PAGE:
• Interviews. Employers have the right to and should participate in all supervisory employee interviews, but non-supervisory employees have the right to a private interview. Interviews should be arranged in advance, be in a quiet place away from the active workplace, and scheduled later in the day. Supervisor interviews are critically important because their knowledge is imputed to the employer; they should understand they speak on behalf of the company and their comments can form the basis for a citation. Recently, a federal appeals court denied a review petition by Massachusetts-based Riverdale Mills Corp. after the Occupational Safety and Health Review Commission (OSHRC) upheld three citations. While the company argued the case was flawed by misinformation from employees, instrumental in the decision was the testimony of a maintenance supervisor. Employers should also confirm they are on the same page with the CSHO about the status of the employee. OSHA’s definition of a supervisor is quite broad.Do not coerce or intimidate employees but prepare them by reviewing their rights, providing interview tips, encouraging honesty and sticking to the facts, and reminding them of the safety training they have received. While it is their right to sign the notes of CSHO, they should know it isn’t required and should be sure they are correct if they do sign.
  • Closing conference. The closing conference is held at the end of the inspection, which could be weeks or months after the close of the on-site inspection. The CSHO will communicate the standards allegedly violated, the bases for the violations, and possible abatements and dates. They generally will not share the classification of the violation, the amount of the penalty, or the actual citations. Conn Maciel and Carey LLP recommend employers take the following actions during the closing conference:
    • Listen carefully, take detailed notes, and don’t debate.
    • Make no admissions.
    • Identify any alleged violations that have already been corrected.
    • Make no abatement or abatement date promises.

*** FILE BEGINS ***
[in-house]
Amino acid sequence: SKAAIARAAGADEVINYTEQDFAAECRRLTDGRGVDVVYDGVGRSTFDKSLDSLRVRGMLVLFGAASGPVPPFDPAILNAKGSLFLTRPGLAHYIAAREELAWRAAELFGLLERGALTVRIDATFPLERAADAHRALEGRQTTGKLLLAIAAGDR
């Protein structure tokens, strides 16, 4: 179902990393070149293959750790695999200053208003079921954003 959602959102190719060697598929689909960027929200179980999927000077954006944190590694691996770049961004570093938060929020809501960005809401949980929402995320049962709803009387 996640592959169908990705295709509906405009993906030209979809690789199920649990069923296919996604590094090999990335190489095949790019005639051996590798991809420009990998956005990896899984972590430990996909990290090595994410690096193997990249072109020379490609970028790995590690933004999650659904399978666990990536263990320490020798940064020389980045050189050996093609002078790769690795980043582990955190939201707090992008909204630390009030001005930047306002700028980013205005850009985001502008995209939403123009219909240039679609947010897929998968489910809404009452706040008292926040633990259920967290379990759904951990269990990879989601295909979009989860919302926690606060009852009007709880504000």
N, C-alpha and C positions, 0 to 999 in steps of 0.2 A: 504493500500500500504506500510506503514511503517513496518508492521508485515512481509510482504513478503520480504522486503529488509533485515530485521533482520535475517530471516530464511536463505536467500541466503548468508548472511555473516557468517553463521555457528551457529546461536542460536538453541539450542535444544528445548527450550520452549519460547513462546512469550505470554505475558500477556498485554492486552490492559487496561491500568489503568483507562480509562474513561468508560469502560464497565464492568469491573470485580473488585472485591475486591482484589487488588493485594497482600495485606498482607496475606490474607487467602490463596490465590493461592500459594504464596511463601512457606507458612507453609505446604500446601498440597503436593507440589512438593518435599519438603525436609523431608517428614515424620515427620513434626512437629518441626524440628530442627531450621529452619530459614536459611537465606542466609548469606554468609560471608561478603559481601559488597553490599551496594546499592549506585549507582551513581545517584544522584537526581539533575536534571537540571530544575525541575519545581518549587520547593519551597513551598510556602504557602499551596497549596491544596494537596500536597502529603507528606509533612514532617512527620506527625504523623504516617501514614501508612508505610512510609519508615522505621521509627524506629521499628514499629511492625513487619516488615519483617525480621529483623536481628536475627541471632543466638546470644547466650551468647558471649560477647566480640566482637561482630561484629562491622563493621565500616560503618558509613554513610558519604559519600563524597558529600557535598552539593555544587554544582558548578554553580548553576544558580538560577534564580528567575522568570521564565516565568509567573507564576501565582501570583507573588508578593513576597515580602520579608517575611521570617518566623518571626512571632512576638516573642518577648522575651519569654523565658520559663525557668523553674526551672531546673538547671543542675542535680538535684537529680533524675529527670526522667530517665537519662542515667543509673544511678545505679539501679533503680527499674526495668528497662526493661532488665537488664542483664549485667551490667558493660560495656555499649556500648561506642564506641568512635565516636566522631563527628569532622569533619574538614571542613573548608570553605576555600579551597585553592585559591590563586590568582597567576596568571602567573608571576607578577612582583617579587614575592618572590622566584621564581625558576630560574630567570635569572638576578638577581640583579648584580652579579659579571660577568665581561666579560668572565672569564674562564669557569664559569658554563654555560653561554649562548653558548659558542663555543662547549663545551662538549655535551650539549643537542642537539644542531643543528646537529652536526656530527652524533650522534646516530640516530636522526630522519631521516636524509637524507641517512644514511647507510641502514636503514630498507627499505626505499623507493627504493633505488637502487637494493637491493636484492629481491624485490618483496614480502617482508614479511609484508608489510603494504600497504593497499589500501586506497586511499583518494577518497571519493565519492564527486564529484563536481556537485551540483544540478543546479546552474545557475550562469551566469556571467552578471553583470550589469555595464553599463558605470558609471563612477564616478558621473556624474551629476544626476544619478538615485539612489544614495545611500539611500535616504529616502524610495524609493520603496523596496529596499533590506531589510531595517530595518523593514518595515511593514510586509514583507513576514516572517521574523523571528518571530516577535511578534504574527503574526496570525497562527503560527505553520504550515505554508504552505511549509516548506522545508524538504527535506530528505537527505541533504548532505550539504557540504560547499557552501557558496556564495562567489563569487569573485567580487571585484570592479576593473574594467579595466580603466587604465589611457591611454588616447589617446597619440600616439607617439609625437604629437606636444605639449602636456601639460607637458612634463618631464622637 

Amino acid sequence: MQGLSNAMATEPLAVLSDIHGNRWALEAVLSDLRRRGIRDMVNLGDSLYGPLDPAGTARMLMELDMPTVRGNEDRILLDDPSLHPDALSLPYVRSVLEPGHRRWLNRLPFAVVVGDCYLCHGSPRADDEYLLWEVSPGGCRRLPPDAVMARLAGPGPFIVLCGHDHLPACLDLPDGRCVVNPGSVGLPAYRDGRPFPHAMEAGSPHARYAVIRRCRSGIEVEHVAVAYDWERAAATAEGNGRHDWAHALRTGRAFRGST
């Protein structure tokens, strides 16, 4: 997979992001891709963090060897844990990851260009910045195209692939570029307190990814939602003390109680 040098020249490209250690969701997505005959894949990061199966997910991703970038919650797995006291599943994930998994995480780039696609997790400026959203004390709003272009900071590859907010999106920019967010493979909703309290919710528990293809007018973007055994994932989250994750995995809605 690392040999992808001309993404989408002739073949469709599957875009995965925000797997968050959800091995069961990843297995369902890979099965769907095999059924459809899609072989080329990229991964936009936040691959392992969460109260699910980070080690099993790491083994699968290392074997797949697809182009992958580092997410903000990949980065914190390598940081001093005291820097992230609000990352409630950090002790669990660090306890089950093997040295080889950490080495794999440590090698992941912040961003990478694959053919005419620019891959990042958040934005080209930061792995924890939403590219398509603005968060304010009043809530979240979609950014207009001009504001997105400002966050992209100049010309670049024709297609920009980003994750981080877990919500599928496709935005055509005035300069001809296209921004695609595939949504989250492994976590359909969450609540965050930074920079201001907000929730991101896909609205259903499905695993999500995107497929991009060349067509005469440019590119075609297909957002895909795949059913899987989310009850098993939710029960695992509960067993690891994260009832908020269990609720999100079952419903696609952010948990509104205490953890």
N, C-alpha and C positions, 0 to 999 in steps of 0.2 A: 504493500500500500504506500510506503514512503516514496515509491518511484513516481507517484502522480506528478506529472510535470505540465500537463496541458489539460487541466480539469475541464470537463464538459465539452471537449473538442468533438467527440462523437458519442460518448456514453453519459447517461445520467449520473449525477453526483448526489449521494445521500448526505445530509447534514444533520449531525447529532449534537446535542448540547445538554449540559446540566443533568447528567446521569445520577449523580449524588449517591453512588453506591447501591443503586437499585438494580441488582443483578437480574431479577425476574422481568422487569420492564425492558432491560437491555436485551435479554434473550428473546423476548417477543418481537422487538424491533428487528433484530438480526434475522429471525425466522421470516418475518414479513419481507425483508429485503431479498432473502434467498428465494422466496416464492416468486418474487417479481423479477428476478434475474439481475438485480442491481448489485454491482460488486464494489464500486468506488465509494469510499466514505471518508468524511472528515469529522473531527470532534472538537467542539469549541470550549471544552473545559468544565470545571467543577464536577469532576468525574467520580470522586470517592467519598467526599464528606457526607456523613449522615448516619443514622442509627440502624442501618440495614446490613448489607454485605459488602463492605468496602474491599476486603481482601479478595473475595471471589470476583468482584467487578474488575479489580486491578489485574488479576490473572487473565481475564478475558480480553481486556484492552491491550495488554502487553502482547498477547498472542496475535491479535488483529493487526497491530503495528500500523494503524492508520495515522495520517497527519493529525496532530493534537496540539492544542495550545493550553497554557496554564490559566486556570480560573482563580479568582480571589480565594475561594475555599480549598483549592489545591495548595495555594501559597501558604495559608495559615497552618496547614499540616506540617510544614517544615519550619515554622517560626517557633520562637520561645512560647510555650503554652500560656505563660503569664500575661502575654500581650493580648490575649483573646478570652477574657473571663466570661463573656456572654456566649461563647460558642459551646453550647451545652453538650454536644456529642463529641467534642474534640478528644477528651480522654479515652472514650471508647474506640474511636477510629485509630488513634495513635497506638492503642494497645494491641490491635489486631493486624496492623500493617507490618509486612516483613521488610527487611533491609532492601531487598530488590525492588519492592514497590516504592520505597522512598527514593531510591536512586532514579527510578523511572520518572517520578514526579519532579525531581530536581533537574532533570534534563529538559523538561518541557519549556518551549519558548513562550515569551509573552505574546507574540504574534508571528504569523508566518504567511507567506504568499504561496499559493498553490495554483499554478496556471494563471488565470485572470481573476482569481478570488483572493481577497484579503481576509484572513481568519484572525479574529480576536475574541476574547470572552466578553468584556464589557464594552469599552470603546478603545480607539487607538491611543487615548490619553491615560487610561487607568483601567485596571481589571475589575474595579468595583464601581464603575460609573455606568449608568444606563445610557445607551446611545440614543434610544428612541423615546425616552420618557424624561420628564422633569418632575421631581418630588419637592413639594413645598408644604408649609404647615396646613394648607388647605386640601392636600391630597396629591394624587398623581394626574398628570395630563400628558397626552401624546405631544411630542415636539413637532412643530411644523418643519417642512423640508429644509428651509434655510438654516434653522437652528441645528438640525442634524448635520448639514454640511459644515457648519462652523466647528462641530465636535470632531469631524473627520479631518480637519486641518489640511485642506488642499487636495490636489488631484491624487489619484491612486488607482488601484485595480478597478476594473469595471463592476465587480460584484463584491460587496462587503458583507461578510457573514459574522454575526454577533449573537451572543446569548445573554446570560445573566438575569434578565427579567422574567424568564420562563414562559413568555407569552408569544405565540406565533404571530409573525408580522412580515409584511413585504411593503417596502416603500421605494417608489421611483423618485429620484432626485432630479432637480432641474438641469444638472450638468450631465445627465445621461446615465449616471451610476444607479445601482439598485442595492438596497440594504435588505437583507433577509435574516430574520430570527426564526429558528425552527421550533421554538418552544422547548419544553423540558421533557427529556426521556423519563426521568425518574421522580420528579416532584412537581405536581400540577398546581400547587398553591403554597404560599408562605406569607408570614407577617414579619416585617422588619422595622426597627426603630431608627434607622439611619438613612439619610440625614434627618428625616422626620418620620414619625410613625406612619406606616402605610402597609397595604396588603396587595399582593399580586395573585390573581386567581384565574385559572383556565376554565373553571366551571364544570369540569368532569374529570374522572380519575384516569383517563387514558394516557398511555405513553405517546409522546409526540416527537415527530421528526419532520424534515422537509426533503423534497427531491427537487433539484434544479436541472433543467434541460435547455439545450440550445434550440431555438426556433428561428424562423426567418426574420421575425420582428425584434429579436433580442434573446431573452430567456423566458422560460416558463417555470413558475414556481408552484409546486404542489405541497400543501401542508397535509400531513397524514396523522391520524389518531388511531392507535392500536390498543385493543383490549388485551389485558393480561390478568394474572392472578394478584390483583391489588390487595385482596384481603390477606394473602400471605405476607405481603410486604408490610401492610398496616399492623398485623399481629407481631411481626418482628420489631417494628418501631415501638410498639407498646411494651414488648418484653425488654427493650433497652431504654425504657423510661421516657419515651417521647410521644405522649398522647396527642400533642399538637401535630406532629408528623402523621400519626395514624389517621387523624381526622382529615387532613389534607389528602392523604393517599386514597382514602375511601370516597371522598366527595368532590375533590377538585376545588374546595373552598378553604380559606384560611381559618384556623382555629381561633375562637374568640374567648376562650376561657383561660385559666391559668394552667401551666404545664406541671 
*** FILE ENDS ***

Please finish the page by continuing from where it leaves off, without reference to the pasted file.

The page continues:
• Ask the CSHO about characterizations and penalty amounts.
    • Ask when the employer can expect to receive the citations and confirm the address.
    • Request time to provide supplemental information to correct factual errors that form the basis of proposed citations.


After the inspection

OSHA has six months to complete an inspection from the time it opens the investigation and citations must be issued within this period. For larger penalties or unique regulatory violations, OSHA will issue an inflammatory press release before the employer has a chance to respond. While in the past, resolving citations at an informal settlement conference was a viable option for many employers, many experts feel this is a less effective option today, given the onerous nature of repeat or failure to abate violations, the implications for sister facilities, and the potential for placement in the SVEP. A potential repeat or willful violation carries a maximum penalty of $156,259 per violation and triggers greater enforcement activity.

Many experts suggest that contesting a citation is well worth the effort and cost. One way is to negotiate a formal settlement with OSHA’s counsel and another way is a hearing before an administrative law judge under the OSH Review Commission. The time to contest is very short – a Notice of Intent to Contest must be submitted in writing to the OSHA area office within 15 working days after receipt of the Citation and Notification of Penalty. However, it can be a short letter and does not have to explain why you are contesting. Before accepting any citation regardless of dollar amount, employers should work with counsel and understand the long-term implications.


Note: State OSHA programs have different inspection procedures and requirements, and you should consult with counsel if you are facing an OSHA inspection under a state plan.

To learn how this may affect you or how we can help you – schedule a meeting with one of our professionals!